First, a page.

Masses of people were out of work and homeless. Farmers fled to the West, their farms seized by banks, their crops destroyed by drought.  The public began to romanticize the criminals and Dillinger made a point of keeping the people on his side, tearing up deeds and giving patrons cash from the robbery.  Movie heroes of the day were gangsters.  In January 1934, the nation got its first look at John Dillinger in movie theater news reels. He became a rock star of the era.  He had a likeable demeanor and played to the cameras. Dillinger was taken into custody again, but like Houdini, he was master escape artist.  He was on the cover of every newspaper in America.  Hoover and his national police force became a laughing stock and enhanced Dillinger’s legendary status.  Hoover issued a kill order for Dillinger.   

Without his gang, Dillinger began robbing banks with Baby Face Nelson. George Baby Face Nelson robbed banks, using a Thompson Sub Machine Gun and he didn’t hesitate to use it.   He was born Lester Gillis and spent most of his life institutionalized.  He earned an illegal living, moving moonshine and mugging people on the street.   

The FBI’s Chicago office became the largest field office, headed by Agent Melvin Purvis.  Receiving a tip that Dillinger was Wisconsin, a dozen agents were assembled and sent to apprehend him.  Three innocent bystanders were shot by overzealous agents, which alerted Dillinger and Nelson to the FBI’s presence.  After a brief shoot out, the criminals escaped.   Gangsters tried to remove their fingerprints with acid or attempt to reconstruct their faces to hide their identities.  Dillinger had surgery, and felt confident appearing in public, despite being named Public Enemy Number One and having a $15,000 reward issued for his capture.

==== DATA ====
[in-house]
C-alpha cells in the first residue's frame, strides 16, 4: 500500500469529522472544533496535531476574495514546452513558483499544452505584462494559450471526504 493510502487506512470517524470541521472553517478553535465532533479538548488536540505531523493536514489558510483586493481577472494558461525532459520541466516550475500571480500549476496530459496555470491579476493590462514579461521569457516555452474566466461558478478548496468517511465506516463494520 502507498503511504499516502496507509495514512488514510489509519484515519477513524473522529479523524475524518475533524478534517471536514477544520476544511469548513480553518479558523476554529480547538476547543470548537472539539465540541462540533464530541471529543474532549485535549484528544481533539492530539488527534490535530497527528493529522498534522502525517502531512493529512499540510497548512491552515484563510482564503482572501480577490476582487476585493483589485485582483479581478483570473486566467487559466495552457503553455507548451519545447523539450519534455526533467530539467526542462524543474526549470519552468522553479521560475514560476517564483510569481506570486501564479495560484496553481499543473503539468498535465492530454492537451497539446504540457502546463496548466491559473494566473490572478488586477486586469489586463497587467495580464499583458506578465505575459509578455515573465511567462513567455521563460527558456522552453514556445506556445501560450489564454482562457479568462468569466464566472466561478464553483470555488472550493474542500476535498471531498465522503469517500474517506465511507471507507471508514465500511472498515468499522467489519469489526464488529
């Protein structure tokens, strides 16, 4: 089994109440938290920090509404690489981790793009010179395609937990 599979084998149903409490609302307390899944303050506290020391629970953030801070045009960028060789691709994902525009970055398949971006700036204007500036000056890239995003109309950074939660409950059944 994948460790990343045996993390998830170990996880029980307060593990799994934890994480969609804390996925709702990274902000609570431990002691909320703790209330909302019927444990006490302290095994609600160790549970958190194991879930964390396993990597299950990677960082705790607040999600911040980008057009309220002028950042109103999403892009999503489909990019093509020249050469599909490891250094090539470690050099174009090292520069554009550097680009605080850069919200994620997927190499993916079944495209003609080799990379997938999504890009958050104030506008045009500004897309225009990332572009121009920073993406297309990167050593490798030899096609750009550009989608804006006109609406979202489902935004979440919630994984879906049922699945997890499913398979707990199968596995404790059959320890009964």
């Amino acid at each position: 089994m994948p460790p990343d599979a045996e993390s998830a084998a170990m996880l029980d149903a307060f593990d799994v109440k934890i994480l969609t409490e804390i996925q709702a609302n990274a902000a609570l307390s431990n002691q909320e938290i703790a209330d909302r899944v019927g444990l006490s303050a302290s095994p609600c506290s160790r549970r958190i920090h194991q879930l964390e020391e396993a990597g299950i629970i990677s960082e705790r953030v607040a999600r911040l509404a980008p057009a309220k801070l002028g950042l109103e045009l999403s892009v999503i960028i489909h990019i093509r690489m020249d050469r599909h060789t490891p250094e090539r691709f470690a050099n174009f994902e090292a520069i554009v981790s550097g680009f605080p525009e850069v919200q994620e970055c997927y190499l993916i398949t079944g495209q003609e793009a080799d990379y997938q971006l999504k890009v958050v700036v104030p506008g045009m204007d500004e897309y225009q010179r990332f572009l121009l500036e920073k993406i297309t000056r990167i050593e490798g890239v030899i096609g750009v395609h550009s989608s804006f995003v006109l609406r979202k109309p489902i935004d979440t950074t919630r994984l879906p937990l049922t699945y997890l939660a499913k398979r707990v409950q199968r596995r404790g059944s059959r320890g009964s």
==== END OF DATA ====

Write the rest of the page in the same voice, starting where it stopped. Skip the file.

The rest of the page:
Bonnie Parker and Clyde Barrow were notorious partners in crime.  The two robbed mom and pop establishments, killing six men along the way. Clyde had spent hard time in prison and he vowed he would never go back. On July 19, 1933, in Platte City, Missouri, Bonnie and Clyde were armed with assault rifles and plenty of ammunition during a stand off with police.  They were able to escape. A local farmer spotted the gang days later in Iowa and notified law enforcement of the gang’s whereabouts.  Once again, the high fire power allows to the gang to escape capture.  

Bonnie and Clyde took on legendary status when photos of the two were leaked to the press. Tired of running, Bonnie and Clyde settled down, hoping for a new start.  Instead, a former gang member set a trap for Bonnie and Clyde in exchange for parole.  The two were killed in an ambush on May 23, 1934. 

Bonnie and Clyde

 Dillinger was shot execution style on July 22, 1934, by an agent coming out of a movie theater.  His death marked the end of the 18 month crime spree that swept through the nation.  The FBI became a recognized force in America. Only Machine Kelly wasn’t killed by law enforcement. 

Melvin Purvis resigned from the FBI after Dillinger’s death.        


Spree Killers

January 23, 2008

Spree killers target innocent bystanders, thrilling in the destruction of the public’s well being. Their acts of violence are motivated by revenge or a misguided need to be noticed.